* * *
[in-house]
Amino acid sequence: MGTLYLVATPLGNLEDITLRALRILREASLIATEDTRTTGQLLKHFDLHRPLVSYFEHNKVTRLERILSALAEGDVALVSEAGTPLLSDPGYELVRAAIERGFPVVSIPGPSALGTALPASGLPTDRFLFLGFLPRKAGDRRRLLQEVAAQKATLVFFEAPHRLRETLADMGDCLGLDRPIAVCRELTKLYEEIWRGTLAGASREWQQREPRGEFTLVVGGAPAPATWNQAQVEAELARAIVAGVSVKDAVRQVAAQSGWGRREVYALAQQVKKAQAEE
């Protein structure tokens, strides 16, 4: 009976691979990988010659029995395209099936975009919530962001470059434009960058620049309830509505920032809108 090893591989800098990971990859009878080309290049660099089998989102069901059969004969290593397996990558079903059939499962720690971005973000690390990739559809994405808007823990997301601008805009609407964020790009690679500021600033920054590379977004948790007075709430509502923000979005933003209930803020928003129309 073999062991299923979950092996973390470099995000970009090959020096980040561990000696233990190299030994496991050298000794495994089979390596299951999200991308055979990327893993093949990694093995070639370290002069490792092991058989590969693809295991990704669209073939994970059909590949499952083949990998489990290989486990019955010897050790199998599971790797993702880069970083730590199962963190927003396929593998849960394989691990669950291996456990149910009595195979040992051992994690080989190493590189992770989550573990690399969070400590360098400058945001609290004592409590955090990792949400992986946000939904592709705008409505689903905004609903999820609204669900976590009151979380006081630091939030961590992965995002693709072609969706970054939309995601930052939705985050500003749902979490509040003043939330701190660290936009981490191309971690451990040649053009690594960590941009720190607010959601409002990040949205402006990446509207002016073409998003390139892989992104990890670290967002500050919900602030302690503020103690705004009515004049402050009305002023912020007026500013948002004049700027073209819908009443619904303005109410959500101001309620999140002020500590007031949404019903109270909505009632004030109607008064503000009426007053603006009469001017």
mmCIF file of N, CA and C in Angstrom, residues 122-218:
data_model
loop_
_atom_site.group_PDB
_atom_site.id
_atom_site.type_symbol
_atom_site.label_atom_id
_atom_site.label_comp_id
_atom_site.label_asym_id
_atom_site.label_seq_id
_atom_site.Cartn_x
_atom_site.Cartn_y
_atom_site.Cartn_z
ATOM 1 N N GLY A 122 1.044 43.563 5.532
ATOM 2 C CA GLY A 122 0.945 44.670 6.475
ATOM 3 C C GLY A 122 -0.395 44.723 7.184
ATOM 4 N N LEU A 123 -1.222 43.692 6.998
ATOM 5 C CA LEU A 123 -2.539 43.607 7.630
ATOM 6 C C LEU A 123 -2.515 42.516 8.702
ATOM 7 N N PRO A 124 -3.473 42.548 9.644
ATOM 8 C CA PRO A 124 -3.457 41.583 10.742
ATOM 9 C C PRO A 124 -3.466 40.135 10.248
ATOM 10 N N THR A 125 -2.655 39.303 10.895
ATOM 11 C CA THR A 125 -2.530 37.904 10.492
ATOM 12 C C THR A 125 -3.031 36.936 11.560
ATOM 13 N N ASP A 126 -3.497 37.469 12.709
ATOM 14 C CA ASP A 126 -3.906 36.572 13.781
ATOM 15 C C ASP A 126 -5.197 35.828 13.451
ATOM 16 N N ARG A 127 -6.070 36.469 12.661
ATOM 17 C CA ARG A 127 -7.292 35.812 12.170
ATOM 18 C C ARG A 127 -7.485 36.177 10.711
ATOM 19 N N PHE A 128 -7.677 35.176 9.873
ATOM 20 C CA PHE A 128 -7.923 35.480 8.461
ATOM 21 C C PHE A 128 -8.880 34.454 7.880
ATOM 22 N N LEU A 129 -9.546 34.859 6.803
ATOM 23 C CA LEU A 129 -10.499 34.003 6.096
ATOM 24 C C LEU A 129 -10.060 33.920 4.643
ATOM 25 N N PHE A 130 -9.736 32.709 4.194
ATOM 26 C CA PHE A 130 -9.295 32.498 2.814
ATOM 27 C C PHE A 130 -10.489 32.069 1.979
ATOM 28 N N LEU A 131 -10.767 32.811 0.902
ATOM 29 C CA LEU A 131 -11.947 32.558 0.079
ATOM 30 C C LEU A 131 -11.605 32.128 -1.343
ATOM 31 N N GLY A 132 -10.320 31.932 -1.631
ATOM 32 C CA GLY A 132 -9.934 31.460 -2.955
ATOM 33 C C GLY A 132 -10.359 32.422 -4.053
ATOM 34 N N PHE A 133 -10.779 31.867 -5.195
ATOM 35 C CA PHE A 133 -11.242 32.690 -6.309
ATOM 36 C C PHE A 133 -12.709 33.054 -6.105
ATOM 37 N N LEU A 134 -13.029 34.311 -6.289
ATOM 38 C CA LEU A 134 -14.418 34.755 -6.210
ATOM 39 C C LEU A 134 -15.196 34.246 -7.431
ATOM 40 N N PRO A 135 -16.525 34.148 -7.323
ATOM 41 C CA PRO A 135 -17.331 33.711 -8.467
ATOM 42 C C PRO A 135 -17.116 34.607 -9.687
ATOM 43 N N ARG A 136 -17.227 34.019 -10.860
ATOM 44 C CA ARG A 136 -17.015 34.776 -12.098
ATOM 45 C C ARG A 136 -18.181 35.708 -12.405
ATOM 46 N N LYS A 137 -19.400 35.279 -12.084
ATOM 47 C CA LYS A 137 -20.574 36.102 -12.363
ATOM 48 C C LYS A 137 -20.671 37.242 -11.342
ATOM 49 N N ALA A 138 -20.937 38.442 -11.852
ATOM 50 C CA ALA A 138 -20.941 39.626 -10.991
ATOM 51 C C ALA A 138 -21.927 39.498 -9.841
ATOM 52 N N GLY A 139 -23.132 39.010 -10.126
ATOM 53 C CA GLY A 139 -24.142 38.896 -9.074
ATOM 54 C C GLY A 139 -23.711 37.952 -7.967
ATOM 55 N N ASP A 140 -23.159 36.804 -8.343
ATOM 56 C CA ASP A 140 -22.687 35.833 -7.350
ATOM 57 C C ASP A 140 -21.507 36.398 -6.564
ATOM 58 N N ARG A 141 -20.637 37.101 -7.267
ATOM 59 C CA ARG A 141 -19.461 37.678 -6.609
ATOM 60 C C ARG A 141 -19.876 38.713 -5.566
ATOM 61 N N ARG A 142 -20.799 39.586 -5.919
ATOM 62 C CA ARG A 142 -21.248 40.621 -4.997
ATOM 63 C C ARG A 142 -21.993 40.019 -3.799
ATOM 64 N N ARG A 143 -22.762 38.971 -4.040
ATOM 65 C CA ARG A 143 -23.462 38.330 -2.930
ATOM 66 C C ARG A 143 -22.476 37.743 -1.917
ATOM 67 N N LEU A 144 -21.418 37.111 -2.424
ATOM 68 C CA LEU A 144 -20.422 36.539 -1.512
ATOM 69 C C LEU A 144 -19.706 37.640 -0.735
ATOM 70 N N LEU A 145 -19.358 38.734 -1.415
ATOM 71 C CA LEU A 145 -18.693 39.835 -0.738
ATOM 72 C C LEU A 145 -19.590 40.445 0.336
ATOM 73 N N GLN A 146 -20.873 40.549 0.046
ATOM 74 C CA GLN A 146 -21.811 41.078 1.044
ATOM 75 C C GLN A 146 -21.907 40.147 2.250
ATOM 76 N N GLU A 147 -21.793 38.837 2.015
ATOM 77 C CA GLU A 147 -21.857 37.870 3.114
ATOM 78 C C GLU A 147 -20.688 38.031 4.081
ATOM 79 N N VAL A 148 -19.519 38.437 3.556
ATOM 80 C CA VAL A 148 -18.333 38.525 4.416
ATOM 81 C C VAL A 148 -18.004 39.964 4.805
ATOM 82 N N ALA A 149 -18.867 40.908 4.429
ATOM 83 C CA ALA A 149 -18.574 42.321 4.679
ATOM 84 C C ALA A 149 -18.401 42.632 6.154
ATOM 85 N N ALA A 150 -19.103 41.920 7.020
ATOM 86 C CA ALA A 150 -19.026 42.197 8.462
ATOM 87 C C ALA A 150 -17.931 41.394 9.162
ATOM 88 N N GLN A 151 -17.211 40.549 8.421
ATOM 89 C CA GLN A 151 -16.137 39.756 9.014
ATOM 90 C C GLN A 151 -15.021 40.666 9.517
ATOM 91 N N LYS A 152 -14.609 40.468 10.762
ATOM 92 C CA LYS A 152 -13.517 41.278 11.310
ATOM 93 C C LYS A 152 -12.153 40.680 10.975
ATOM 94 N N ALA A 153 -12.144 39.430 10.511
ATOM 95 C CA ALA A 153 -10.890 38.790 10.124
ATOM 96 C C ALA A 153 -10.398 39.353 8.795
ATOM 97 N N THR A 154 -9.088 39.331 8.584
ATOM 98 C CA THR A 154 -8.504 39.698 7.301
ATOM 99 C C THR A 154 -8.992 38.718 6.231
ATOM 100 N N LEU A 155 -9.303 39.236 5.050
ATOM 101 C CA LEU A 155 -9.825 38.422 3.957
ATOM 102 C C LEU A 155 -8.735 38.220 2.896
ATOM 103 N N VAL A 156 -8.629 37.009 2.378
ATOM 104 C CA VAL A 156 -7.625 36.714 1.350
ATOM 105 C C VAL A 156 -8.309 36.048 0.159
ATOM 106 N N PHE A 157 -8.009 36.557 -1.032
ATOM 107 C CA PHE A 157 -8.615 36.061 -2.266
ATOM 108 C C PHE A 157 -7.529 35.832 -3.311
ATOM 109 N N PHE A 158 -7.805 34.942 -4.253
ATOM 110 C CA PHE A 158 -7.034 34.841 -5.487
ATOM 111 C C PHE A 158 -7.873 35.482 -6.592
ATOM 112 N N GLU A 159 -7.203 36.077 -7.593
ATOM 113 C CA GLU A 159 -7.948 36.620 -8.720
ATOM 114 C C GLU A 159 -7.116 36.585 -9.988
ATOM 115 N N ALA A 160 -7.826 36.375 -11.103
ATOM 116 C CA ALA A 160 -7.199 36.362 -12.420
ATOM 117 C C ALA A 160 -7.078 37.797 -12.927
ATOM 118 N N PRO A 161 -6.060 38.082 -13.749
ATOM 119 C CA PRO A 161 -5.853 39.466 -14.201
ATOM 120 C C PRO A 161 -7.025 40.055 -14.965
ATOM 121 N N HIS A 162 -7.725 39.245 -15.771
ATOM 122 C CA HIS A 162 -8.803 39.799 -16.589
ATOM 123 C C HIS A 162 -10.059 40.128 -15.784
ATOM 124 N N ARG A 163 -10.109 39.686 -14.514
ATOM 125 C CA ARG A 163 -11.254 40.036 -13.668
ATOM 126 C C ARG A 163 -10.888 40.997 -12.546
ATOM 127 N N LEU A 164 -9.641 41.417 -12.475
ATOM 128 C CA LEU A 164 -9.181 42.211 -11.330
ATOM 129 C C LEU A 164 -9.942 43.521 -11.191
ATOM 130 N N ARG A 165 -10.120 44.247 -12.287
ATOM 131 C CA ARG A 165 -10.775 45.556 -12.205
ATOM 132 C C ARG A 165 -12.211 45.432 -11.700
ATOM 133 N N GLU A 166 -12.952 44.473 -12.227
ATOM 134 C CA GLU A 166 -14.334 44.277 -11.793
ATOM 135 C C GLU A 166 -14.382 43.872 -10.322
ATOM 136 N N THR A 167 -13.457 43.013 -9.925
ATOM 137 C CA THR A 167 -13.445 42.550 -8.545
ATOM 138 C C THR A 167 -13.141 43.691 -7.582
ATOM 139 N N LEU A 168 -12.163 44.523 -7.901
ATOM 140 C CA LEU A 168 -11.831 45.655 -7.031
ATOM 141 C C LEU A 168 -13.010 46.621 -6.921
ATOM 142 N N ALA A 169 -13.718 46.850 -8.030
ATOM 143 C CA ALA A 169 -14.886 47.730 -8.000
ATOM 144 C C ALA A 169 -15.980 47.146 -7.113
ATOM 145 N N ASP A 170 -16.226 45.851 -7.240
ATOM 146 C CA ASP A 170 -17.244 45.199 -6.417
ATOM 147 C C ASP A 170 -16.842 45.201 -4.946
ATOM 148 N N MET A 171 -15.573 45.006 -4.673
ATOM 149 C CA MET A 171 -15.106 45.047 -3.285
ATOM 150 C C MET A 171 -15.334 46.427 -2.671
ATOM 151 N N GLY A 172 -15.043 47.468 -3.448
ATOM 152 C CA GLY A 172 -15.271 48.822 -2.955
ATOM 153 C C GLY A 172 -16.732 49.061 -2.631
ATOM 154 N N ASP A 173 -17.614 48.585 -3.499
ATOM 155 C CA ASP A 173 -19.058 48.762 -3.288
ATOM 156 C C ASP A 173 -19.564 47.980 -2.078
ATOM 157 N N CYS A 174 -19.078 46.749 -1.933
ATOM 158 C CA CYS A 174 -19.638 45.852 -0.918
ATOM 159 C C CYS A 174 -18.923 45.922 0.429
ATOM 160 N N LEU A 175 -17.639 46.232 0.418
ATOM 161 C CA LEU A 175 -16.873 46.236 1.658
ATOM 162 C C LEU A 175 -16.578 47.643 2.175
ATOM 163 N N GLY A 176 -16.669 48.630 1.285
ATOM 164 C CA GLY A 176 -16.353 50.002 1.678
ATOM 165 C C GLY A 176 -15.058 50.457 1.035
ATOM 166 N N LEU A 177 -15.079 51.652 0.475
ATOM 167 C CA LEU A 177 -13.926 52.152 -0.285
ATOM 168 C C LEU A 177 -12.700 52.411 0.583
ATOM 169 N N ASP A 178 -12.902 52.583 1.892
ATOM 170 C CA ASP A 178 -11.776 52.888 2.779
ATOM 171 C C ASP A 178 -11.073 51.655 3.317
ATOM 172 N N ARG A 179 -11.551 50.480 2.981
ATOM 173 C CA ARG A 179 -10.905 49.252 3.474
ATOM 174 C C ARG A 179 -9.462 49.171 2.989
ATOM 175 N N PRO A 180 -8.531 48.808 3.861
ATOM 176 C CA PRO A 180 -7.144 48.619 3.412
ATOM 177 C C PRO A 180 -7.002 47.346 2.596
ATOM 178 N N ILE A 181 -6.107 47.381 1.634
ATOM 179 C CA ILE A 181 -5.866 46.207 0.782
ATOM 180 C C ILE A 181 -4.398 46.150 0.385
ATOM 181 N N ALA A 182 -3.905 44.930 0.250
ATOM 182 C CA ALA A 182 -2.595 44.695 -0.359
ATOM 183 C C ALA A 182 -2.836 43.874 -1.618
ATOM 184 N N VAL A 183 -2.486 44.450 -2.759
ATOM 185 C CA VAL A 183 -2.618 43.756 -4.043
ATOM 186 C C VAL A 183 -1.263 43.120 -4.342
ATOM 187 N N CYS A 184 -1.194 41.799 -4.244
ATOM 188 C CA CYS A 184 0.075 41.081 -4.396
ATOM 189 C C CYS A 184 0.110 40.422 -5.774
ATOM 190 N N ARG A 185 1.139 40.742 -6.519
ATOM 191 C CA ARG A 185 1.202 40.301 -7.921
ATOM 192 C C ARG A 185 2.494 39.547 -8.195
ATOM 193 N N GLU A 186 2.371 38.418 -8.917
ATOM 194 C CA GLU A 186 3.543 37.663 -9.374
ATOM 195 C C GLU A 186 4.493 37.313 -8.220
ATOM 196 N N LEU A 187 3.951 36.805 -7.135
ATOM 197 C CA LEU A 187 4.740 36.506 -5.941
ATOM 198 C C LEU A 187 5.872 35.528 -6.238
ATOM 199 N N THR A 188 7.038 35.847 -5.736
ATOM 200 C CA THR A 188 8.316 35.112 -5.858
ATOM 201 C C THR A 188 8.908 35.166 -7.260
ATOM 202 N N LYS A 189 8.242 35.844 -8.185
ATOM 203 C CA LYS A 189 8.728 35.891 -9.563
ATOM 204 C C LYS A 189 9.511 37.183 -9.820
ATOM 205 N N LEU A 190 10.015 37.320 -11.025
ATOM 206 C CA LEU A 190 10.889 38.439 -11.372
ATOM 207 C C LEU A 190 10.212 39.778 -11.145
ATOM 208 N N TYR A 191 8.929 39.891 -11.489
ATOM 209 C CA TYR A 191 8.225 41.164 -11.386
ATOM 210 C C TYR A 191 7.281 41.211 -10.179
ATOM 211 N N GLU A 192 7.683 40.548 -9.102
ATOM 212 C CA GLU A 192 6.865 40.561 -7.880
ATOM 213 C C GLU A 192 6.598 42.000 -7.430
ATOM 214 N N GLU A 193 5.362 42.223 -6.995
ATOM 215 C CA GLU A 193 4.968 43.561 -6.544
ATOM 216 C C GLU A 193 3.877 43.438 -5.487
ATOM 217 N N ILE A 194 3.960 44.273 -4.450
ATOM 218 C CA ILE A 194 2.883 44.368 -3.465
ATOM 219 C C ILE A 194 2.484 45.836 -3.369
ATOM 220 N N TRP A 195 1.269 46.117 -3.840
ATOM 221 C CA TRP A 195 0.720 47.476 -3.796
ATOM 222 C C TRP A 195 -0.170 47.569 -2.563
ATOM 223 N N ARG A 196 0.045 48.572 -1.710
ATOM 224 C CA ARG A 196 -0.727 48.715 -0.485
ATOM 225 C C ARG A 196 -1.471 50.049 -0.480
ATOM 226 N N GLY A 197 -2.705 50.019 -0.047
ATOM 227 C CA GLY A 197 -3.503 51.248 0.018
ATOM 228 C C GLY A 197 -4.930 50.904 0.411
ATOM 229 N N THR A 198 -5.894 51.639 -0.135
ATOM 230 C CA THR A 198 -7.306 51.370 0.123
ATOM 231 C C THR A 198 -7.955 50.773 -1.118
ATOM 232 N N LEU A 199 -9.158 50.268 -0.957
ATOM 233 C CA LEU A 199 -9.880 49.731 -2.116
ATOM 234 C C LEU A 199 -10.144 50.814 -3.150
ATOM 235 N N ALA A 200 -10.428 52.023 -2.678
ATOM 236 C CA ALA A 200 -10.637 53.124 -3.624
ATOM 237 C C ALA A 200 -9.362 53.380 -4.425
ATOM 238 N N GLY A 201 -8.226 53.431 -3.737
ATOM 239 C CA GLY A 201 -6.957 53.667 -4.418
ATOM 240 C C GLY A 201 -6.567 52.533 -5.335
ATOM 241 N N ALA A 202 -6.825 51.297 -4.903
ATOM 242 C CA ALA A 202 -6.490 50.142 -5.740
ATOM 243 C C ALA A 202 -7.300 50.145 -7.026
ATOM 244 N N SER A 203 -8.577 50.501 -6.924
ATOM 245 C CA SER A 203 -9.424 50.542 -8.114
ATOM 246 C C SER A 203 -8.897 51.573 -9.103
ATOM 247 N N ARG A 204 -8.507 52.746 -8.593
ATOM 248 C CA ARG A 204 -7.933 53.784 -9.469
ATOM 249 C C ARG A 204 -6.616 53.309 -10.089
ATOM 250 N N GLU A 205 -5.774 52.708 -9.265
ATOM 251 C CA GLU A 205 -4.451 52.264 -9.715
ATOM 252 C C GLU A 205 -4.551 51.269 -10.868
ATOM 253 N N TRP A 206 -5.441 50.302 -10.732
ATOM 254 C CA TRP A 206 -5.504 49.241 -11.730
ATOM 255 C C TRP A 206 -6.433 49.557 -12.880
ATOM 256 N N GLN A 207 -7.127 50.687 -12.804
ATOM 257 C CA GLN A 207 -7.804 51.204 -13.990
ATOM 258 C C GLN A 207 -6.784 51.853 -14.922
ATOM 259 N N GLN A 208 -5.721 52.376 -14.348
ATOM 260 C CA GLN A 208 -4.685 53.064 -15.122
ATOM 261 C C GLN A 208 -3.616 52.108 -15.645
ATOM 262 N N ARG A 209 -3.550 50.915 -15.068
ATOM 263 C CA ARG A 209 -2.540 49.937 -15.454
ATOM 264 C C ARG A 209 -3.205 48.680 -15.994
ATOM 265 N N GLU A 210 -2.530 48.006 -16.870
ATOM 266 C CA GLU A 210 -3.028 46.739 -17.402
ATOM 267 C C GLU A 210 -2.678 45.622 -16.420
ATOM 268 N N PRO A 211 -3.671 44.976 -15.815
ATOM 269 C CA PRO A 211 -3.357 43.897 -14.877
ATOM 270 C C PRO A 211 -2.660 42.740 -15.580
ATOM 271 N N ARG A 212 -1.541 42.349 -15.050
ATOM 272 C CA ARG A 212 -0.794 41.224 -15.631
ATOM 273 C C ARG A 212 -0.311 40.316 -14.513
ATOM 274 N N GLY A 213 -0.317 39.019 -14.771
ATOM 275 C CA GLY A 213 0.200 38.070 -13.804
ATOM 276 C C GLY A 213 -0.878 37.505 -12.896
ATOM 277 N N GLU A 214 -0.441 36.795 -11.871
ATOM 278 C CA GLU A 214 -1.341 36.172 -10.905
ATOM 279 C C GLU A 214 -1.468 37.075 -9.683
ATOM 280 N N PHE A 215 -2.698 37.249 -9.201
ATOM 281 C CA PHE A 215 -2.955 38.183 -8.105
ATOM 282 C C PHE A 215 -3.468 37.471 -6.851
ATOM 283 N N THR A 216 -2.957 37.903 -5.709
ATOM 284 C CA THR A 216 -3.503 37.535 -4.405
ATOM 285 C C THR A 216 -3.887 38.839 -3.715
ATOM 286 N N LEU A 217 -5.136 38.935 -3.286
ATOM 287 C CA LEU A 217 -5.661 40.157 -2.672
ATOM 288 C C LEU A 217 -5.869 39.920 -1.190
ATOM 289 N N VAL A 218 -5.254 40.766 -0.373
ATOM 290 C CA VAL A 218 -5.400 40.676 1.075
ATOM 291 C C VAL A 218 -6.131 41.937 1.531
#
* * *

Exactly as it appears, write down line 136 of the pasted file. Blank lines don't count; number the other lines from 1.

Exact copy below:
ATOM 120 C C PRO A 161 -7.025 40.055 -14.965